And that is not the end of their woes: the lake's toxic waters have played havoc on the health of their livestock. According to Behram Chachar, team leader veterinary project, Indus Resource Centre (a non-governmental organisation that promotes informal education in Sindh), "Viral diseases, such as rinder pest and foot and mouth, and bacterial diseases such as haemorrhage septicemia and black quarter have become common among livestock. The animals in the area are also plagued by tympina/bloat and acidosis."

An unwelcoming place
The lake's once-rich marine and aquatic life has also suffered. Mirani lists about 10 fish species that can still be found in Manchar but says that their diversity and numbers were much higher, even a few years back. In the past, the lake waters were kept at 112-reduced level (rl, the lake's water height with respect to mean sea-level). The surplus was diverted to the Indus; "fish seeds" swam into the lake against the flow of the Indus-bound waters. The process was a boon for the Mohanas, for these little creatures would grow up to weigh a tasty 2.5 kilogrammes. That's a thing of the past now. For, even with good rains last year Manchar's water level reached only 108.2 rl.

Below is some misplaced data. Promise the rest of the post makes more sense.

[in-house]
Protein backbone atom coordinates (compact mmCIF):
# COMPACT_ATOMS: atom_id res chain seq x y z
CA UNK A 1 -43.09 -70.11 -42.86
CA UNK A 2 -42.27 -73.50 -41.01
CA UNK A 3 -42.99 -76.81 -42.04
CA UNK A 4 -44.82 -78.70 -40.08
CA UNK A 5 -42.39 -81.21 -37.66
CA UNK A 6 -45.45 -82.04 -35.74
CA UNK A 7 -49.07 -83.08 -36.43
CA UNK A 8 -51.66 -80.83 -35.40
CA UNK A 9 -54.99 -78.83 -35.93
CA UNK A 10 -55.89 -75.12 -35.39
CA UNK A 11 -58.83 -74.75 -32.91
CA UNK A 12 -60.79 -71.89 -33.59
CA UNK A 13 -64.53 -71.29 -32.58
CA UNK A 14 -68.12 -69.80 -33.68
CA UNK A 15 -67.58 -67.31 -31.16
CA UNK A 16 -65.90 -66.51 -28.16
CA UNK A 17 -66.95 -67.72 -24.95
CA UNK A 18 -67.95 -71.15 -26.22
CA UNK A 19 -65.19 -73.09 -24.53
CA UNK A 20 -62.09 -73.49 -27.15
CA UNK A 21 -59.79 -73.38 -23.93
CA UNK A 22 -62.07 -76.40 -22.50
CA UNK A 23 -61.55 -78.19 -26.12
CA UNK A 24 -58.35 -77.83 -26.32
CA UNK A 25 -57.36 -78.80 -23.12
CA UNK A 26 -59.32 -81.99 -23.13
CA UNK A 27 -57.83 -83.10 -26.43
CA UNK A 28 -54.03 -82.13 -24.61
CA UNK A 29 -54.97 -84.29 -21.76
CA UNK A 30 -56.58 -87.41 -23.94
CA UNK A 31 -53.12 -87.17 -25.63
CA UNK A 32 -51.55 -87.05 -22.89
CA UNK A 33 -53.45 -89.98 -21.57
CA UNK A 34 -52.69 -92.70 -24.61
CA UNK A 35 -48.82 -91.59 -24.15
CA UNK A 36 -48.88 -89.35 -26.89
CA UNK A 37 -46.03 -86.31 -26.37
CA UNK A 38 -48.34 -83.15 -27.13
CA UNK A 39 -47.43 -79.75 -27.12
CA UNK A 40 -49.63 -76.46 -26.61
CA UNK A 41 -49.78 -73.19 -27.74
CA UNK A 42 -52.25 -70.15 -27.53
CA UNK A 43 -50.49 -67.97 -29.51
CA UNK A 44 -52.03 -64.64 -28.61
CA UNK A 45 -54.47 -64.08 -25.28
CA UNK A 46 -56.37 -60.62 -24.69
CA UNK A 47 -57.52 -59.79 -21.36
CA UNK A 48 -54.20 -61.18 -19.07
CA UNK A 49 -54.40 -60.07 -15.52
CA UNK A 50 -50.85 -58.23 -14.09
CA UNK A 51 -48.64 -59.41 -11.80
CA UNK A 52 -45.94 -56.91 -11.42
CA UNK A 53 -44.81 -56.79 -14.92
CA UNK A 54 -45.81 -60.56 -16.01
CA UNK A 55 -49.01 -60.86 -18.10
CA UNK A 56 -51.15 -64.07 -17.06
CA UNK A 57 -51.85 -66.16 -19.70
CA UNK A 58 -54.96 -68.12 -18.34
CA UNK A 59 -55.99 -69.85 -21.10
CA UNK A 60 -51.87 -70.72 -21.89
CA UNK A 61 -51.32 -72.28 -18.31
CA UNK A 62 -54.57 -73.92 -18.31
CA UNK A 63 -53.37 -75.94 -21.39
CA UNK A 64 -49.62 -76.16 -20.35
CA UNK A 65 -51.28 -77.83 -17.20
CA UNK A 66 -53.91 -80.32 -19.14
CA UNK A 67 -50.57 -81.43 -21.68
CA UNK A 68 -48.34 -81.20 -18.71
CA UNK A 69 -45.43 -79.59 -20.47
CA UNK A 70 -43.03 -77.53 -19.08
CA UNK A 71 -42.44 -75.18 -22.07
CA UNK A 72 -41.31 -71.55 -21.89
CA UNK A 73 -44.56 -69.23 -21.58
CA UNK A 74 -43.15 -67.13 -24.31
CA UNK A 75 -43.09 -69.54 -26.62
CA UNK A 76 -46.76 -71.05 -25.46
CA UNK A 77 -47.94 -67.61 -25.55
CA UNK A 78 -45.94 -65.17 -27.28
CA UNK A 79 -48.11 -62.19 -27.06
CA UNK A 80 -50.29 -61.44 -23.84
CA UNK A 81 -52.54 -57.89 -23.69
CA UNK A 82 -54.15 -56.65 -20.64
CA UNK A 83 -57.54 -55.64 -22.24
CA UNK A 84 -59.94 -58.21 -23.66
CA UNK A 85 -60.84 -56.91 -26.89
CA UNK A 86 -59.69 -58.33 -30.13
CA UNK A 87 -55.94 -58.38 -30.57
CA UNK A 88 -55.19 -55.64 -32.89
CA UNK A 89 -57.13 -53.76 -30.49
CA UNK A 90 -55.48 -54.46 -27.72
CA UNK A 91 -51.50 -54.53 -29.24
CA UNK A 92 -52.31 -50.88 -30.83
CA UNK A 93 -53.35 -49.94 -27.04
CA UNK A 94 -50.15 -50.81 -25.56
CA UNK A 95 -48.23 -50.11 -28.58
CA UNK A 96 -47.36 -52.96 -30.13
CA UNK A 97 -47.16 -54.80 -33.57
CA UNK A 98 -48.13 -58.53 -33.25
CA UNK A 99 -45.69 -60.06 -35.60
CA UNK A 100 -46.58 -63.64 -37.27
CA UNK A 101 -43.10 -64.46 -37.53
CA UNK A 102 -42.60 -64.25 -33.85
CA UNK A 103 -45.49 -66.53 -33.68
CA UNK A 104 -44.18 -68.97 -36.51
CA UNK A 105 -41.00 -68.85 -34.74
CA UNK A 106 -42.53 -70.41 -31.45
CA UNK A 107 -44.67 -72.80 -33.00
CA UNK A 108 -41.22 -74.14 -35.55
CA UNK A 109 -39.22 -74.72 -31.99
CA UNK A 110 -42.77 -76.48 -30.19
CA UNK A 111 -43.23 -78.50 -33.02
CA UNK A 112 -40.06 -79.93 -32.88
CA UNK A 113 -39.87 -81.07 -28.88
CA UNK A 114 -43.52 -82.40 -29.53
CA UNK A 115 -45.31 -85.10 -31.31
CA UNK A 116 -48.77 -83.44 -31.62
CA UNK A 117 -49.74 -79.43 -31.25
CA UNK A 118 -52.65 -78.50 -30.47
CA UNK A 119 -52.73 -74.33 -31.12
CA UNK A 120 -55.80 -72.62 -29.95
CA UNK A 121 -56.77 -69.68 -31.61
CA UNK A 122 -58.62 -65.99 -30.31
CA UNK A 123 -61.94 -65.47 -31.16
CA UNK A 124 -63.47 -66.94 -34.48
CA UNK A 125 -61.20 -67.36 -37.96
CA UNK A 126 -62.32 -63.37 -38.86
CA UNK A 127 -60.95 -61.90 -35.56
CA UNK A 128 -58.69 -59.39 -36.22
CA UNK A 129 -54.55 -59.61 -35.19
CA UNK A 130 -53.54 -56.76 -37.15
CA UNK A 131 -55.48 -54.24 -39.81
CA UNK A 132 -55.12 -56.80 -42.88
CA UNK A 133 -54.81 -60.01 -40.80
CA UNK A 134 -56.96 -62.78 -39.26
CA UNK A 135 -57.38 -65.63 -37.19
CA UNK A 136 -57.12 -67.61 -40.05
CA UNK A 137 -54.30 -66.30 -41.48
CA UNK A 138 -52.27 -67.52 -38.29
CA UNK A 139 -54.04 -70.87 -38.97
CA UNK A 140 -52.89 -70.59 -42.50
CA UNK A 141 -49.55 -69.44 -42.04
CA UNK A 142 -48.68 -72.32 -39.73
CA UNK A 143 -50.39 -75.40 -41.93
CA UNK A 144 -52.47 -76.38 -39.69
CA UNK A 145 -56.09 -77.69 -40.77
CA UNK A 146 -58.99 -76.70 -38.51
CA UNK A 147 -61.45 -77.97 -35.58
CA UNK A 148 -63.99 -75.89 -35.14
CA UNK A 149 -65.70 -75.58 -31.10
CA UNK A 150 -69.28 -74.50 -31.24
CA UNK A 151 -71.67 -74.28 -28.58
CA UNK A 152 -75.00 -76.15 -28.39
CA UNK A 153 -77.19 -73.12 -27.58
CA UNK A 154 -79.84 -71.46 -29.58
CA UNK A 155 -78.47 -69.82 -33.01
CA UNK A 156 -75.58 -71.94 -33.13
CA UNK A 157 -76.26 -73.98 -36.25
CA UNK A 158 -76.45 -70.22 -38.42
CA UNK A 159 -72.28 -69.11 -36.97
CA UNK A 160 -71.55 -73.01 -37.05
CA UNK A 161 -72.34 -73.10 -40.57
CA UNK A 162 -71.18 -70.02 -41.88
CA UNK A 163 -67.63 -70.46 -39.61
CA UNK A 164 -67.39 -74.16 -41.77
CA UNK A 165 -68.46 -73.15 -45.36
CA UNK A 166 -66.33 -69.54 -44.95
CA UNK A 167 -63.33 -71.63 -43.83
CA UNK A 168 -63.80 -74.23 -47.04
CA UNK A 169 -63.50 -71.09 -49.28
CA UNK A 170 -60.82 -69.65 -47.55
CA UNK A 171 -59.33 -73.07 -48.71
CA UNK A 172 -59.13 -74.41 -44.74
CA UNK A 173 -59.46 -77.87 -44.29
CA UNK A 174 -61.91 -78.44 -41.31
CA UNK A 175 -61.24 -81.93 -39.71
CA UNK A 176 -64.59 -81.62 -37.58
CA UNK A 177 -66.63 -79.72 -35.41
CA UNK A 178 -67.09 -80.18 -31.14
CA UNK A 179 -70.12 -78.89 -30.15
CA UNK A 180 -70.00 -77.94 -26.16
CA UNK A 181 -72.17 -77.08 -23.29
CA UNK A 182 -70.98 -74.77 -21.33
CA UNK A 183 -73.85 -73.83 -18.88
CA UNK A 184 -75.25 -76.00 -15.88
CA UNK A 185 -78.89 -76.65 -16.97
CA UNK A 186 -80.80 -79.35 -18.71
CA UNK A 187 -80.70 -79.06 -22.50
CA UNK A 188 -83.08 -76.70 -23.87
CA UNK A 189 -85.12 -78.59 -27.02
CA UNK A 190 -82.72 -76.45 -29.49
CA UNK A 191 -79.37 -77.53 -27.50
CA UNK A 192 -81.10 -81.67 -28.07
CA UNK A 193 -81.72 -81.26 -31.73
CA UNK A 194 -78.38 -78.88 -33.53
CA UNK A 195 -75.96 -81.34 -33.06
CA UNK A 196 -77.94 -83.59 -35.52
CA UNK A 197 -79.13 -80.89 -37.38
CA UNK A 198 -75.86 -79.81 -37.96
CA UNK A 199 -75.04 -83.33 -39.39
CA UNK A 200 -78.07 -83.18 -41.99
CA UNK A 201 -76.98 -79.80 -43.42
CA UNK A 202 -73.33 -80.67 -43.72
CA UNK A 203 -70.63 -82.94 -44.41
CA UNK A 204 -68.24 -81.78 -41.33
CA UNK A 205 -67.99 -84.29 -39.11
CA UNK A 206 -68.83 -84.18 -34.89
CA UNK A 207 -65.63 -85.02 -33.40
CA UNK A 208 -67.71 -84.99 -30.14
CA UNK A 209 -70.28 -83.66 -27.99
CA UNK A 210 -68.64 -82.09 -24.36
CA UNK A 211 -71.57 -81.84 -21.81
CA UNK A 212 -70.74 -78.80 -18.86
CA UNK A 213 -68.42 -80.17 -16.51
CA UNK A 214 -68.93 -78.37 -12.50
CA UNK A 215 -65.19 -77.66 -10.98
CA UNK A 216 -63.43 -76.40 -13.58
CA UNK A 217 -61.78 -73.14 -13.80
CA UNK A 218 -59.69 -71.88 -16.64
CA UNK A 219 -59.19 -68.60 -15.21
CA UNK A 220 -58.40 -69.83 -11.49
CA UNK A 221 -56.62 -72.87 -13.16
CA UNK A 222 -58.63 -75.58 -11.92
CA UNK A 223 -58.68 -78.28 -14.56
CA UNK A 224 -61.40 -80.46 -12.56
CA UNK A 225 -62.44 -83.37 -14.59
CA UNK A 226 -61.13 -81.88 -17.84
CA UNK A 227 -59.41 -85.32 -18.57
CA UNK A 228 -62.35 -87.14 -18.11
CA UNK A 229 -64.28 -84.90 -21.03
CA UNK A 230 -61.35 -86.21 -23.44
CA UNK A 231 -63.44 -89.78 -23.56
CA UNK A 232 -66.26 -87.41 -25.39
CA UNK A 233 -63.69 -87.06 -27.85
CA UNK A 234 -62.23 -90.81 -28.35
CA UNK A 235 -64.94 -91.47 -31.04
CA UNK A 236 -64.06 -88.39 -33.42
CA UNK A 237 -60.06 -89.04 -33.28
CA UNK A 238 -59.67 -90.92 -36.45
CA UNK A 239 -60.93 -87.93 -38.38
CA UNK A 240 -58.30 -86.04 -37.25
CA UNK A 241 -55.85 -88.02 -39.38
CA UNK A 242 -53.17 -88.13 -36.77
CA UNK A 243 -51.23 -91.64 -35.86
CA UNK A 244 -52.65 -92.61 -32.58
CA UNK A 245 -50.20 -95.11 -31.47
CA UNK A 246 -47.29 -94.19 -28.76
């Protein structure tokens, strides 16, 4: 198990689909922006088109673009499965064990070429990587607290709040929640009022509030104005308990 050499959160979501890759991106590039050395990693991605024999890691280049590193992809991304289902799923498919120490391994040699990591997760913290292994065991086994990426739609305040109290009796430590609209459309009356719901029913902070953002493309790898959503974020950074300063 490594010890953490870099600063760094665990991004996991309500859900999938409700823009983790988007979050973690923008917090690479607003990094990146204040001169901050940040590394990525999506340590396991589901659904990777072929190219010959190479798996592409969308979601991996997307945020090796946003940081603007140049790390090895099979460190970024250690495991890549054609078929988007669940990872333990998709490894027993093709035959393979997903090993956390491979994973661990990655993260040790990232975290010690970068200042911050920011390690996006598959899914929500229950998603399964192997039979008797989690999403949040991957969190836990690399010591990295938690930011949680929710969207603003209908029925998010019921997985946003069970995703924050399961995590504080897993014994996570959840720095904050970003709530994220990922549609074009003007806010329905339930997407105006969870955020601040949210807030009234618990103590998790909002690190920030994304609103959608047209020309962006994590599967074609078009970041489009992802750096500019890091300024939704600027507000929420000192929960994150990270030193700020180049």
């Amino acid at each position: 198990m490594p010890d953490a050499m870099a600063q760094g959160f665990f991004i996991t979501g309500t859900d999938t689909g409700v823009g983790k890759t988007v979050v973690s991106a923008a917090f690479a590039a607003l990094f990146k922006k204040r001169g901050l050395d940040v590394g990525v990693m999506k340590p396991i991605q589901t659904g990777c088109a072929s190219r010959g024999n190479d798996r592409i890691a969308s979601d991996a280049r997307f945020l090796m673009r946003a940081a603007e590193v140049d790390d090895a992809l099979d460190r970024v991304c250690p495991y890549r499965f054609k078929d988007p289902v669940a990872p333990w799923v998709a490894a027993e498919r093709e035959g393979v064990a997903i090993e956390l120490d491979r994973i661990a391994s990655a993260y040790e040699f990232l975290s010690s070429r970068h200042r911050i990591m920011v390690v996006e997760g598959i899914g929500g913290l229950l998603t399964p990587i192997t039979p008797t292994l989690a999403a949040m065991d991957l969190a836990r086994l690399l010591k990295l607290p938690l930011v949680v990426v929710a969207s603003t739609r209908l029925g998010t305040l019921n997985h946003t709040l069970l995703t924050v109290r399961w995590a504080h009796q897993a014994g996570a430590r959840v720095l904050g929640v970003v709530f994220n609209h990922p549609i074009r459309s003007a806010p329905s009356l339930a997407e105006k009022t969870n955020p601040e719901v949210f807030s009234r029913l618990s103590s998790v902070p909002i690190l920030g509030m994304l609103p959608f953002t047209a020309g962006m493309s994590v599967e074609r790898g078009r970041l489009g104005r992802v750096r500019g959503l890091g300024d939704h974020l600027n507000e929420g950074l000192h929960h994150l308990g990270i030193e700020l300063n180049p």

I
n the past, the lake was the winter home to numerous migratory birds species. Since it was the first wetland on their route, Manchar during winters was redolent with a host of migratory bird species. In fact, according to the environmentalist Shujaudin Qureshi, "About 20,000-30,000 birds still visit the lake every year." However, Qureshi also adds that pollution has caused a drastic fall in their numbers. Mirani also notes that migratory birds do visit the lake, but fly off after an overnight stay.

It is clear: Manchar is dying and its water can now kill.